The Normal Barbie

When Mattel, Inc. first launched the Barbie doll in 1959, neither the company nor the rest of the world could have foreseen the massive impact of the product. A mere doll became an important symbol of popular culture, an item anybody could recognize within seconds. Yet, Barbie’s immense popularity was not the only thing that people didn’t see coming – there was also the underlying meaning behind the doll’s appearance. The young girls who grow up playing with their Barbie collections receive an indirect message: in order to be pretty like their doll, they have to be skinny and tall. Essentially, Barbie promotes the idea that beauty has harsh qualifications. Thin legs, an impressive height, a flat stomach, a small nose, and tiny feet became the obsessions of many girls and the expectations of society.

However, it has also been established that these expectations are impossible to reach. Barbie’s proportions are so miniscule that if she was human-size, she would have to walk on all fours. She would be incapable of lifting her head, and her waist would only leave room for half her liver. Overall, the doll’s human-equivalent body parts would be twice as small as those of the average American woman.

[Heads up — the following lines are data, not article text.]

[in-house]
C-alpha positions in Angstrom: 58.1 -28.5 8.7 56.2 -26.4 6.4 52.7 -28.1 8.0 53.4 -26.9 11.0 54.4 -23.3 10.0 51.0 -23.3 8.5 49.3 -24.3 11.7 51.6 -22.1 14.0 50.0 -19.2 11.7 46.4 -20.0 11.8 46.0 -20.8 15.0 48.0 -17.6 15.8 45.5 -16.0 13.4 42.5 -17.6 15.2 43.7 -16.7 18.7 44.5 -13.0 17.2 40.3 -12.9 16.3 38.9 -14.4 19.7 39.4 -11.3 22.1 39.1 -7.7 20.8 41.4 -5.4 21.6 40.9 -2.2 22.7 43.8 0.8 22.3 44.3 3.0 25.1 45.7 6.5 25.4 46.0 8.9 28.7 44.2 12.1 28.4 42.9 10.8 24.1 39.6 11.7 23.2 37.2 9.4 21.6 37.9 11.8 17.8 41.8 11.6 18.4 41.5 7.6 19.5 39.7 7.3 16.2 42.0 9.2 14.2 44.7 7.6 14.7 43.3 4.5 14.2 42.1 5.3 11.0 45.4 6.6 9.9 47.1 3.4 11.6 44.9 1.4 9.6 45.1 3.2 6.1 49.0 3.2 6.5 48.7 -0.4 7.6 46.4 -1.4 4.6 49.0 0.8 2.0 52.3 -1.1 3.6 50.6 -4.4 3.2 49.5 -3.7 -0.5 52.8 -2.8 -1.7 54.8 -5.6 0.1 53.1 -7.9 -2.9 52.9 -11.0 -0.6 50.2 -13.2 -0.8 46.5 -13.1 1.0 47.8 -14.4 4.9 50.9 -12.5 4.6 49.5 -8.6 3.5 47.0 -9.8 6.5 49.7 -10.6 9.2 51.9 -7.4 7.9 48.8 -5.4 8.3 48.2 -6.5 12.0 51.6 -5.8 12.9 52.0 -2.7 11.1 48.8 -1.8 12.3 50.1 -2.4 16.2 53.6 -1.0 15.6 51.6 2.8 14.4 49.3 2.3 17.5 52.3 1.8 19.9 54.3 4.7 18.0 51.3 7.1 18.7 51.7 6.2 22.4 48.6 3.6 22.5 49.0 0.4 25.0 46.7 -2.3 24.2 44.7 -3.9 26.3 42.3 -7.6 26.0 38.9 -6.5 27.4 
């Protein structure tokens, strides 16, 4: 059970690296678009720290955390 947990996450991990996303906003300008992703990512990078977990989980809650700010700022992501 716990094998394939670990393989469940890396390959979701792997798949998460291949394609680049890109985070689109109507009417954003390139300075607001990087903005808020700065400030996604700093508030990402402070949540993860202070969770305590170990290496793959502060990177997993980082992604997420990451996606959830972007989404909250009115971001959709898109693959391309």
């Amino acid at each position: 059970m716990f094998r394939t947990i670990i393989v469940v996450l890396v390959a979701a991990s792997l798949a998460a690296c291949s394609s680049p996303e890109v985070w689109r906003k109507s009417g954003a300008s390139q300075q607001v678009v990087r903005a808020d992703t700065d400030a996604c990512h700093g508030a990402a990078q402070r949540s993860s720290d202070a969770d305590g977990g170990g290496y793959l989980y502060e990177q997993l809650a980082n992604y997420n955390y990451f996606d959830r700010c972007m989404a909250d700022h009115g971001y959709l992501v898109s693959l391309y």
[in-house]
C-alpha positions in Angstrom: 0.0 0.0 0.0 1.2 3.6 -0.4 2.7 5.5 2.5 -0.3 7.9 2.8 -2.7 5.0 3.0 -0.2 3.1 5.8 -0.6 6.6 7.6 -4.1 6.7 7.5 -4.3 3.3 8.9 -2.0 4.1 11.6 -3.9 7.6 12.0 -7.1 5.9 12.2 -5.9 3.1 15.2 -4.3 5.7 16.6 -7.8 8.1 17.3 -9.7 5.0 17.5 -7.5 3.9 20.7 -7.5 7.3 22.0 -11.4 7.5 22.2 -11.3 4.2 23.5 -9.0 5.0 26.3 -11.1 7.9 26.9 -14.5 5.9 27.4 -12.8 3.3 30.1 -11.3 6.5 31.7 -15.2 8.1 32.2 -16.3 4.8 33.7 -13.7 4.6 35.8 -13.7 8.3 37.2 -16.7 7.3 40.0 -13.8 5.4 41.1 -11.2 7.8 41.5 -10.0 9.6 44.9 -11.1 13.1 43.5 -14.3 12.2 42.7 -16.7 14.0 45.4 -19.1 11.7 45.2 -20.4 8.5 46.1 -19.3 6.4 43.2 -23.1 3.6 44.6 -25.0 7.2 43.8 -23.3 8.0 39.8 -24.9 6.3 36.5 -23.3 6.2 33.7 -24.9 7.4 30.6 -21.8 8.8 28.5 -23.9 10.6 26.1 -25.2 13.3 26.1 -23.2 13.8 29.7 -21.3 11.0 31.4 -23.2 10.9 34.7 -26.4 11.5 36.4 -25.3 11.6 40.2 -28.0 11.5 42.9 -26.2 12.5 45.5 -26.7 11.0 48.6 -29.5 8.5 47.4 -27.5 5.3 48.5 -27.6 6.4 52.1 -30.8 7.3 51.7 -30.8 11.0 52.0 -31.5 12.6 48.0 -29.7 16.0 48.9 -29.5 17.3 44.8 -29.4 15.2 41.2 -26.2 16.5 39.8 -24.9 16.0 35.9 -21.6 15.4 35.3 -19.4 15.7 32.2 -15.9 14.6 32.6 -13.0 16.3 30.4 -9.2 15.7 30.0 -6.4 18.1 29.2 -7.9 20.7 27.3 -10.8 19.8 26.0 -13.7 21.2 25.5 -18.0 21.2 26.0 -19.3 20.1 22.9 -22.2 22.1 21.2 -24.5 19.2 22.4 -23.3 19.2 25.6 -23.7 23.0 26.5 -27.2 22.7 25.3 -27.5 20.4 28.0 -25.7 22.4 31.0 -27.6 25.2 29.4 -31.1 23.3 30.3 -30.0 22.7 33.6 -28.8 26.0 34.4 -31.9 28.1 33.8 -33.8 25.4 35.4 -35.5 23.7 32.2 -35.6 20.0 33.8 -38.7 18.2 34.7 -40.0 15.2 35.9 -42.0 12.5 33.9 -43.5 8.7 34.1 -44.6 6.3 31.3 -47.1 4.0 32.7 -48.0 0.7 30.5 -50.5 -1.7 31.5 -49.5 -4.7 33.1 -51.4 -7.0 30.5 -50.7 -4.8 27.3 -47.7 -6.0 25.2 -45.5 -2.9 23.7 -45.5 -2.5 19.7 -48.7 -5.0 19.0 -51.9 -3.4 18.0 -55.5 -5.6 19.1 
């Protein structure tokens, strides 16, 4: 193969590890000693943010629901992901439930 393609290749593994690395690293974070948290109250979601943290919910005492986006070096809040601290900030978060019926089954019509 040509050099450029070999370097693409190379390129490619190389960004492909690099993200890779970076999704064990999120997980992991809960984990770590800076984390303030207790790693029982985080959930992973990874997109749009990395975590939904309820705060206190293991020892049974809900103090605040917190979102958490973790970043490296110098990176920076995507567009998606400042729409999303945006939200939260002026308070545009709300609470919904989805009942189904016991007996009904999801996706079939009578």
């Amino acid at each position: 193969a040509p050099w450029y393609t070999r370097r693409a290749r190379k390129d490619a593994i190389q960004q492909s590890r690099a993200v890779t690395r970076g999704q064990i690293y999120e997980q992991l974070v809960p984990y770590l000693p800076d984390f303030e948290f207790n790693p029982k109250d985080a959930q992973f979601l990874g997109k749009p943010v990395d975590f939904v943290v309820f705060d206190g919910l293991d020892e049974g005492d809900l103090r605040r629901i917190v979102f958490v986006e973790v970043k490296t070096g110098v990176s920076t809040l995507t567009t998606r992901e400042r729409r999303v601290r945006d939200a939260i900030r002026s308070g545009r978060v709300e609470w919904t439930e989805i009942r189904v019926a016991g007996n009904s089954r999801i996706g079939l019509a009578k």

So, why is the Barbie so highly endorsed? Why promote a product that displays an appearance that is impractical to achieve? Why adhere to our preconceived ideas of perfection when the beauty that surrounds us is calling for our attention?


A 26-year-old graphic artist and researcher, Nickolay Lamm, asked the same questions. He proceeded to do research on the average body types of 19 year old girls and constructed a doll based on the proportions he obtained. He named the doll Lammily. Straying far from the image of a Barbie, Lammily portrays a normal girl who has regular-sized legs and wears casual clothing. The doll also comes with cellulite stickers of acne and stretch marks that can be stuck on her body. Lammily is not just a portrayal of the realistic, but a celebration of the natural beauty that every girl possesses.

Lammily hits the market this year on Black Friday. Now, instead of buying boxes of Barbies, we should invest our money in a doll that is truly representative of real life. If we spark the popularity of Lammily, the next generations will grow up with the sense that a person doesn’t have to be flawless to be both beautiful and commendable.


4 thoughts on “The Normal Barbie”

  1. This is so great! I’m really happy that someone finally decided to do something about the image that the Barbie doll portrays to young girls being that they are the target audience. Really great article!

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